Owners Leslie and Pierre Amestoy have been involved with a bunch of good horses, some of them stakes-winning Quarter Horses, but never anything like Practical Move (Practical Joke). The winner of the GII San Felipe S. and the GI Santa Anita Derby so far this year, he will be among the favorites in the upcoming GI Kentucky Derby.
The TDN Writers’ Room podcast, presented by Keeneland caught up with the Amestoys this week to find out more about their operation, their background and their thoughts on Practical Move. They were the Green Group Guests of the Week.
Their trainer Tim Yakteen, has been a big part of the story. While he has deputized for Bob Baffert the last two years with his potential Derby starters, he’s not normally someone who you think of when it comes to having Derby starters. But the Amestoys believe he has been a perfect fit when it comes to Practical Move.
“One of my old racing partners, Mike Abraham, knew Tim,” Pierre said. “And then another friend of mine, Jaime Gomez from Los Alamitos, knew Tim. I told them that I wanted to go to a nice barn, but I don’t want to be with one of those barns that has 300, 400 horses. I want a more on-hands trainer. They both recommended Tim.
“We didn’t meet him Tim till last year’s Del Mar meet, when Practical Move was running his first race was. He was just as nice as could be. And we could see the operation in the barn. Leslie trained for ten or 15 years. So we knew what we wanted and Tim was what we wanted. He had a great set up and a good operation.”
The Amestoys, who own Practical Move in partnership with Roger Beasley, bought the horse at last year’s OBS April sale. They said he was their number one pick among all the horses in the sale, but almost didn’t get him. They budgeted $175,000 for the purchase and wound up paying $230,000. They liked the horse enough that they kept bidding until they got him.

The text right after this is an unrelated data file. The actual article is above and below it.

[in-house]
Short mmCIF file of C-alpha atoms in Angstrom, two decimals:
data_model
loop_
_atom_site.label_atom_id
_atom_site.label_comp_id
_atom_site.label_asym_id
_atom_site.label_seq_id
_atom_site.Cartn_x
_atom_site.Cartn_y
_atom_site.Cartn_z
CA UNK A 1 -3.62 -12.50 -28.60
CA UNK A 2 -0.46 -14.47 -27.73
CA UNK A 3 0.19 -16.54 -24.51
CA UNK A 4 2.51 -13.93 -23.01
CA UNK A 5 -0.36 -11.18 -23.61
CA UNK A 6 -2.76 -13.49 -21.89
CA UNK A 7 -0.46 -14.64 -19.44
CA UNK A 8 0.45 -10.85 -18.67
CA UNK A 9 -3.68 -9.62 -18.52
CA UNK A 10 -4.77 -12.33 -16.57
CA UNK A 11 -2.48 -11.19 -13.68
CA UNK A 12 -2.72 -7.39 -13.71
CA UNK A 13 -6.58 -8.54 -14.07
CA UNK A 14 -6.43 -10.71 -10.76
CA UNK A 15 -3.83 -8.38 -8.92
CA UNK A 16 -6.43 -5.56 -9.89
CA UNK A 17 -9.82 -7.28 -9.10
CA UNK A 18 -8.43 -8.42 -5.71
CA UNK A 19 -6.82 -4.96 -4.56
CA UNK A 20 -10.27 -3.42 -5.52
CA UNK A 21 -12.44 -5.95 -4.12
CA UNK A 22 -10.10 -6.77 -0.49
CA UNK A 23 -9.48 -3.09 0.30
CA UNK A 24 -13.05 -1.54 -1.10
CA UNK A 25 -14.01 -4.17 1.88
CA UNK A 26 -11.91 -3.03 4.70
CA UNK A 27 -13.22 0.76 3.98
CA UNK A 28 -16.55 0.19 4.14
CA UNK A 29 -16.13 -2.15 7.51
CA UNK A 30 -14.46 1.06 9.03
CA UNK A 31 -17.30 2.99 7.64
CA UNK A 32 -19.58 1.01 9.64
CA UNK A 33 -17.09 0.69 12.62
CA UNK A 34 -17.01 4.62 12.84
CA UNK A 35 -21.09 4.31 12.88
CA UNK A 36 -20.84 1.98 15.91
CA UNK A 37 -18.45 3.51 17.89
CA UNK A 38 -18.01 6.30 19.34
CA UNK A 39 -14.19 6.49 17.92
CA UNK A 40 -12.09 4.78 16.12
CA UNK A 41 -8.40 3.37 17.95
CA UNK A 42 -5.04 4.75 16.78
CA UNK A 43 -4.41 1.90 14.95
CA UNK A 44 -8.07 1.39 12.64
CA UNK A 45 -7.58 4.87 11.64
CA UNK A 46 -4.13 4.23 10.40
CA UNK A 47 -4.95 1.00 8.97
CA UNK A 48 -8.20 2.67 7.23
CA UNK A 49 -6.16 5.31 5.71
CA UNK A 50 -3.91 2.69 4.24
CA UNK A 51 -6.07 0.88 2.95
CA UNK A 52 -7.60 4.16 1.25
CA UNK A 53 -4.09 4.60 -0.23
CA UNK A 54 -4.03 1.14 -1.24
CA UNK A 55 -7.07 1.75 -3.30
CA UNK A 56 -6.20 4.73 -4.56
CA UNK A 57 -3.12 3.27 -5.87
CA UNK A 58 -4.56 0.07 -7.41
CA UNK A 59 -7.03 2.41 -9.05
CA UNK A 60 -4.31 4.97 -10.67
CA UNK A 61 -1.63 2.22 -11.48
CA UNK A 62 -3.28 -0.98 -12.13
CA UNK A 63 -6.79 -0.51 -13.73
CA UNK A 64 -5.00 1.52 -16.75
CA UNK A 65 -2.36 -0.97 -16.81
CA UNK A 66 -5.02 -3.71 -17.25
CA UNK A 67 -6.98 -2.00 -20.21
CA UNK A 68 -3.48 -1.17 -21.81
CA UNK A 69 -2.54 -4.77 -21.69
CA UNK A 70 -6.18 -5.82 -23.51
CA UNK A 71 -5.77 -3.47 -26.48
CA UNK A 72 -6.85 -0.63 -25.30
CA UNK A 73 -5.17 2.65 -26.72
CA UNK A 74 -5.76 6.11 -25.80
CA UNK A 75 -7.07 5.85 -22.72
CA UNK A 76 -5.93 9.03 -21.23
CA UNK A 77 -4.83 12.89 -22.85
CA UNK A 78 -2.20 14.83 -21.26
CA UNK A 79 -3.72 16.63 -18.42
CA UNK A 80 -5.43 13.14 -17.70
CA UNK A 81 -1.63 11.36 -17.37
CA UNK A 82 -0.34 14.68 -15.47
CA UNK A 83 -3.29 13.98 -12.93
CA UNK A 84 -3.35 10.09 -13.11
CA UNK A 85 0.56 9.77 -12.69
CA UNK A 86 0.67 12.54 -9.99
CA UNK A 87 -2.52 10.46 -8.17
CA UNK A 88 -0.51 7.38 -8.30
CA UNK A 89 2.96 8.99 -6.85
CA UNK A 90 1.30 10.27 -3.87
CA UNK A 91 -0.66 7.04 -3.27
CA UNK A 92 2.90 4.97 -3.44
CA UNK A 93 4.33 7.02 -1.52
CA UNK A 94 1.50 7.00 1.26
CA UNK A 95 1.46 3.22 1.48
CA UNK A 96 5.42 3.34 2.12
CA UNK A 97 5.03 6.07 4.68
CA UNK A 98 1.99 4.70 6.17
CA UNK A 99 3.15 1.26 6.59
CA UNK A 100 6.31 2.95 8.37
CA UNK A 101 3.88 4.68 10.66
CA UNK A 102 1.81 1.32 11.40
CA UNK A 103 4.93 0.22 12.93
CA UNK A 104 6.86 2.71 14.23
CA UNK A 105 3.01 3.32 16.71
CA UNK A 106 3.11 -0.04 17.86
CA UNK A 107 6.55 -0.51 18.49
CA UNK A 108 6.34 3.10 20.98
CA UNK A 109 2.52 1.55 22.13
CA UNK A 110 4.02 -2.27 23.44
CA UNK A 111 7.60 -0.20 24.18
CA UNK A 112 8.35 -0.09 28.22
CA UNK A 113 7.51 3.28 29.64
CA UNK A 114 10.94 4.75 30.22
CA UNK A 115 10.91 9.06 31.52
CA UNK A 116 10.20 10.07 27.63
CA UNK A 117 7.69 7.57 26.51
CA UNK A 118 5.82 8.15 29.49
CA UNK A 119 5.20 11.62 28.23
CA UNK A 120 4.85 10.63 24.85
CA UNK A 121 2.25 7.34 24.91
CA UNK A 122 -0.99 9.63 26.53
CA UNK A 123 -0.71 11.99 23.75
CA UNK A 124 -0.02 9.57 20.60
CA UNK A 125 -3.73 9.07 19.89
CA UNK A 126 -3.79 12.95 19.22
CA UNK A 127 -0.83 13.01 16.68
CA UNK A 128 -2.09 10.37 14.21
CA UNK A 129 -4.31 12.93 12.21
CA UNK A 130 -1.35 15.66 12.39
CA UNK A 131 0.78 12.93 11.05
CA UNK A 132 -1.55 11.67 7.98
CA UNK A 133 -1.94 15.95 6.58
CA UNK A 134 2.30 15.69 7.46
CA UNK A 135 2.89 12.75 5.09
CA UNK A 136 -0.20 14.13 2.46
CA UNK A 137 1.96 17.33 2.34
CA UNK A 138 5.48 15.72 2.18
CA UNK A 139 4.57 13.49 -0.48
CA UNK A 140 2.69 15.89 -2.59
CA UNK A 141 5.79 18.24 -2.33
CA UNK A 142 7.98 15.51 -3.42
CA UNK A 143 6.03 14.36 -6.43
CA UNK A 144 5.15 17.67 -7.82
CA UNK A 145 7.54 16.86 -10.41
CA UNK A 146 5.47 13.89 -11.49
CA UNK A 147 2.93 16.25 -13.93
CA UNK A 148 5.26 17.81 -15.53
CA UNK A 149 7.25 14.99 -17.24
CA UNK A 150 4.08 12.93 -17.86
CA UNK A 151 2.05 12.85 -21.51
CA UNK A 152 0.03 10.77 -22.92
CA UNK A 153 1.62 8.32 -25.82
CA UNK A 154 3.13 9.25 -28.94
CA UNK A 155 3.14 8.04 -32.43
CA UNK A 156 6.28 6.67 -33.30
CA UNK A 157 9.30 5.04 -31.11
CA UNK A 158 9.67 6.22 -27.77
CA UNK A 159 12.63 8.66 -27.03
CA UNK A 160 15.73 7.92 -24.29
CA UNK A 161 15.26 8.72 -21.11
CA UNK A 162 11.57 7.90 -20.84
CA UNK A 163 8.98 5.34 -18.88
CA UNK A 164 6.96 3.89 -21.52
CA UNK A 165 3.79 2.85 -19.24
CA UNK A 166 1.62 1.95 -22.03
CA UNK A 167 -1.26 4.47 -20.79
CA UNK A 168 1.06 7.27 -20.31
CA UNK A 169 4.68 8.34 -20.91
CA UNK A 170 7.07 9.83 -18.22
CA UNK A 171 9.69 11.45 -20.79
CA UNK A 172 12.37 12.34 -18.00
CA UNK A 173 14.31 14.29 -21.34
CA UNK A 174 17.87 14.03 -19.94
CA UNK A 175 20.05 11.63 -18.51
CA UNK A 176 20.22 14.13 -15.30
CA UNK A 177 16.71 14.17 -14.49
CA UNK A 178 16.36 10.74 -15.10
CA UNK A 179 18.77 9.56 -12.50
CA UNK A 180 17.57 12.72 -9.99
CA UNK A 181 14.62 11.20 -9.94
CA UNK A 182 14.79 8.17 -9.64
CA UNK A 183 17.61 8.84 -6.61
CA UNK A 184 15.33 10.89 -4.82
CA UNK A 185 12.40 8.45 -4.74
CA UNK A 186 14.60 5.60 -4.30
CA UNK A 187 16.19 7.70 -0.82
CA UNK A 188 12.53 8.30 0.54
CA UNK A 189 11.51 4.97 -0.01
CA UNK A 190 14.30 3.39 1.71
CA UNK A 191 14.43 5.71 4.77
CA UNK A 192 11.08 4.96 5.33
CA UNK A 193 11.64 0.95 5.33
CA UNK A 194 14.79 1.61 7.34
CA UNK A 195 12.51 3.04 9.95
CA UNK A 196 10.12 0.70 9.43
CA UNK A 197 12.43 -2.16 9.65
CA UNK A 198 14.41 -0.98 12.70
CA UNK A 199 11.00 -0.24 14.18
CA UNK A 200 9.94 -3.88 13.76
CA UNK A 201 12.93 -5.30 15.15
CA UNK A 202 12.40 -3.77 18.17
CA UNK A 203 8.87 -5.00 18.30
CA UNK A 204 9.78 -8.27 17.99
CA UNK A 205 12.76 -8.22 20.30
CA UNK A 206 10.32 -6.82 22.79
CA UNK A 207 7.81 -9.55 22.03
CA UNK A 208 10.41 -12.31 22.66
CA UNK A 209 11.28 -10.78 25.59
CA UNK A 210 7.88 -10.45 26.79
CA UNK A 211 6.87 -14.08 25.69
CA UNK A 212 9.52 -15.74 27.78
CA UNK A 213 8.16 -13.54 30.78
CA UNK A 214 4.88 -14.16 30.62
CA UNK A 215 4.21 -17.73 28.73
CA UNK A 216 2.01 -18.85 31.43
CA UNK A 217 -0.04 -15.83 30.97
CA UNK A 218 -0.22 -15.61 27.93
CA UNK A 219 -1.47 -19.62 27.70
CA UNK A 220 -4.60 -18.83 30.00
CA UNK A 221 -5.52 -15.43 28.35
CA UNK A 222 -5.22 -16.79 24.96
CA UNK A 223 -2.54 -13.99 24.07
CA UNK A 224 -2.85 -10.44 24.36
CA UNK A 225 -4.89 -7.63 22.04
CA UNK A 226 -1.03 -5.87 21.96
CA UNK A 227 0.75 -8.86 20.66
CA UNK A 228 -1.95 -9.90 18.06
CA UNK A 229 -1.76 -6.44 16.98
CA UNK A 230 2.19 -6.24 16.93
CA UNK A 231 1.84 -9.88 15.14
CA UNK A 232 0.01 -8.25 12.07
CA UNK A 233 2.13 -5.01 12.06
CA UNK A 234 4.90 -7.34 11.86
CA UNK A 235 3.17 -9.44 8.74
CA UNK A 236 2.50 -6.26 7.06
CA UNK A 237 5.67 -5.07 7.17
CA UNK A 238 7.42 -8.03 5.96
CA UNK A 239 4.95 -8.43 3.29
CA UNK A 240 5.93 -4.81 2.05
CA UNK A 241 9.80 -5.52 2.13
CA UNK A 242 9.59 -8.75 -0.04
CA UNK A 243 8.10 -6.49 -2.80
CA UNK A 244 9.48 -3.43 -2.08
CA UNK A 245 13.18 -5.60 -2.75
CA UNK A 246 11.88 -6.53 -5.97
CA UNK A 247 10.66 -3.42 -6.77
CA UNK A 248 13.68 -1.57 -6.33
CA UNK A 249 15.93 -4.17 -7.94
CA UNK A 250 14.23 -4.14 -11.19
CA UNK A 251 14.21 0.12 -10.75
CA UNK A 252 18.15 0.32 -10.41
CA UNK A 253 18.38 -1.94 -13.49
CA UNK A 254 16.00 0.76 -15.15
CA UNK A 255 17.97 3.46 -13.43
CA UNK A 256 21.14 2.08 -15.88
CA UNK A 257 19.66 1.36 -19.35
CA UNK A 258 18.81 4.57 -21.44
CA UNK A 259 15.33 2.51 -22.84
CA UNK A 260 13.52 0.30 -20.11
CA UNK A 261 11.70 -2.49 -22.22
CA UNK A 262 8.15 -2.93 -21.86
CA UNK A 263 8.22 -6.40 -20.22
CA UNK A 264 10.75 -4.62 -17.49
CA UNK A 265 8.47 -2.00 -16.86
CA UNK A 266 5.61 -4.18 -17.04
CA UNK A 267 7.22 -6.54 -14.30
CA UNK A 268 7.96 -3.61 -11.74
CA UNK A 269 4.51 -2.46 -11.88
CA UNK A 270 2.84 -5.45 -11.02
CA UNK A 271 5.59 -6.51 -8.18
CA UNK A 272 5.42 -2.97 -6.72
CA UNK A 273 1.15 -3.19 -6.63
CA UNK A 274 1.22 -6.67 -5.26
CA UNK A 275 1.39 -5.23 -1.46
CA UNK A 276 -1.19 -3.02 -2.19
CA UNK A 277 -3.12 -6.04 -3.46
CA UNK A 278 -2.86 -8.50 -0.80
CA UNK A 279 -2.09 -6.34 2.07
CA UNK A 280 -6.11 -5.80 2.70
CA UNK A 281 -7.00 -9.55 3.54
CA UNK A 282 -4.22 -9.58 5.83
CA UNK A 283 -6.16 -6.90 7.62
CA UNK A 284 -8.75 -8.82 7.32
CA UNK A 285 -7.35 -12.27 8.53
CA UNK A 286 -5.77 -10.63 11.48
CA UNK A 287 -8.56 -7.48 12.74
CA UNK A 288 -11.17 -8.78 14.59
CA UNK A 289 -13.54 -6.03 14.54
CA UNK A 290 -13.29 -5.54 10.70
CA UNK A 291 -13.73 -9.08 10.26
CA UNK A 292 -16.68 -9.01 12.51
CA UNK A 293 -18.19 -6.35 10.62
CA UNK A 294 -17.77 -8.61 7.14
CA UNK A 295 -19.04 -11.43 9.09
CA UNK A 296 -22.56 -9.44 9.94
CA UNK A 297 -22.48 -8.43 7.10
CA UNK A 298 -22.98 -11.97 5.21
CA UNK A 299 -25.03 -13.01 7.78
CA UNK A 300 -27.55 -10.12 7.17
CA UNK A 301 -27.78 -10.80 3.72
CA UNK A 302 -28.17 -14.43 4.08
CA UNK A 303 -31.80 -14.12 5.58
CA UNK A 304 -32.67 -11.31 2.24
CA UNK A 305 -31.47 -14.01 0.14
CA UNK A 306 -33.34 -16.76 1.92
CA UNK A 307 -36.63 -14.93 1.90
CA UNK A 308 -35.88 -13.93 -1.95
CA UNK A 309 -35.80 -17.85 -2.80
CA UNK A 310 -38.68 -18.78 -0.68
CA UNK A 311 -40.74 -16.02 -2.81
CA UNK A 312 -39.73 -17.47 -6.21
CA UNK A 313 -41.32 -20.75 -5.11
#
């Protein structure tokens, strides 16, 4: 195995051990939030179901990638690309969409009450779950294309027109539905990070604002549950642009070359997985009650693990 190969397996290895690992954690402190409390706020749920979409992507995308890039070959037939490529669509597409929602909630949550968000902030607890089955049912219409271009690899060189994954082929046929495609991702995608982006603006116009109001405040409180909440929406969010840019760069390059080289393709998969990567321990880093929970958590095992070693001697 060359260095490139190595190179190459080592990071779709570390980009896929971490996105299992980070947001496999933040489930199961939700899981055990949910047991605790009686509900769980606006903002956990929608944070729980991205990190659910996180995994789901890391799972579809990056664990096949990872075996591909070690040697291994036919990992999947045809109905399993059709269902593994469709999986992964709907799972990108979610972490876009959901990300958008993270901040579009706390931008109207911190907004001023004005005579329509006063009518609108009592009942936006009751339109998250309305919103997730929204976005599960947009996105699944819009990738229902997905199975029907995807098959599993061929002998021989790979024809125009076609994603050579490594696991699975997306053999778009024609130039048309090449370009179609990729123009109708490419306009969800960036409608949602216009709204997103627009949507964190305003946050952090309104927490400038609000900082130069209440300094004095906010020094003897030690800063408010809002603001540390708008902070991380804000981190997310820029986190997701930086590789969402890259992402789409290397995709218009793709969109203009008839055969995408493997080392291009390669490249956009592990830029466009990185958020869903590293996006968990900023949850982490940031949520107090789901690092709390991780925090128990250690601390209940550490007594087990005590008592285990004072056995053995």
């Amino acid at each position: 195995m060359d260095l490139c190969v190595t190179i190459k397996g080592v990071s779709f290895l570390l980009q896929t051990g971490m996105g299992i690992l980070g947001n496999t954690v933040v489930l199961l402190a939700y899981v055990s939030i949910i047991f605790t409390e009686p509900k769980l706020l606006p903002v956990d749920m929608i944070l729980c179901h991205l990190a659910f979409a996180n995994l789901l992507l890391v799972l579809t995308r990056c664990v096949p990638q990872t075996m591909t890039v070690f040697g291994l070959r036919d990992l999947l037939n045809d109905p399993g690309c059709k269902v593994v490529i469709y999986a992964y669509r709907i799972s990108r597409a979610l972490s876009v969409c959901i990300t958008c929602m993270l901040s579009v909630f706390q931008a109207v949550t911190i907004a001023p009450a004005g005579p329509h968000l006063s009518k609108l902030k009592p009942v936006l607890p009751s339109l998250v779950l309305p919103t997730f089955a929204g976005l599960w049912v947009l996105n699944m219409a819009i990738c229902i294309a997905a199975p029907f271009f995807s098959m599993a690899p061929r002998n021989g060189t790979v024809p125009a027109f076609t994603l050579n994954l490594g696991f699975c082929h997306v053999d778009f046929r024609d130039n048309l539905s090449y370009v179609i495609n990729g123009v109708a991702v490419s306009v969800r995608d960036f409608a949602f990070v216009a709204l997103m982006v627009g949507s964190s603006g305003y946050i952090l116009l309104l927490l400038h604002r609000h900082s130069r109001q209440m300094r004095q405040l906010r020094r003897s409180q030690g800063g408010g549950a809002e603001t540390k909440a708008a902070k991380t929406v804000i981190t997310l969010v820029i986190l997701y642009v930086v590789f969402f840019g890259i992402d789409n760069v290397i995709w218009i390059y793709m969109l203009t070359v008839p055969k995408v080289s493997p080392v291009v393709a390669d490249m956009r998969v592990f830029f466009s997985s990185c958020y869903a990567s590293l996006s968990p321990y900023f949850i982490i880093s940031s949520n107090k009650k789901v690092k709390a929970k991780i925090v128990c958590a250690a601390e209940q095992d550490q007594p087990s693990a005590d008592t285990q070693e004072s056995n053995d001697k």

“He was our number one pick, which we never get when we got to sales,” Leslie said. “We always pick the number one and can’t buy him. We got him and we had no buyer’s remorse ever. Oh, we loved him from the start.”
And that’s why they named him Practical Move, because, in the end they thought it was a practical move to buy the colt.
As far as the Derby goes, the Amestoys are already thinking strategy.
“I think he’s tactical enough,” Pierre said. “Ramon (Vasquez) can put him where he wants him. I would hope we can get a good enough break that we hit the first turn and we have two thirds of them behind us. We want to be up in the first tier or right behind the first tier of horses. This horse has a really good, really strong, high cruising speed so we can get a good spot and then cruise on the backside and set ourselves up. So if we get our trip, I think coming out of the turn, we’re going to be close to the leader and then they’re going to have to come get us. If his horse switches leads like he’s supposed to I think he’ll finish strong.”
Elsewhere on the podcast, which is also sponsored by Coolmore, the Pennsylvania Horse Breeders Association, Kentucky Thoroughbred Owners and Breeders, 1/ST Racing, WinStar Farm, and West Point Thoroughbreds, the team of Randy Moss, Zoe Cadman and Bill Finley took a look back at the problems with the track surface at Laurel, the positive results coming out of Hawthorne since that track cut the takeout on win, place and show bets to 12% and the newest additions to the Hall of Fame. Not to be missed, the trio also discussed Proxy (Tapit)’s win in the GII Oaklawn H., and the decision by Jimmy Jerkens, who has been struggling to find the winner’s circle the last few years, to start training in Saudi Arabia.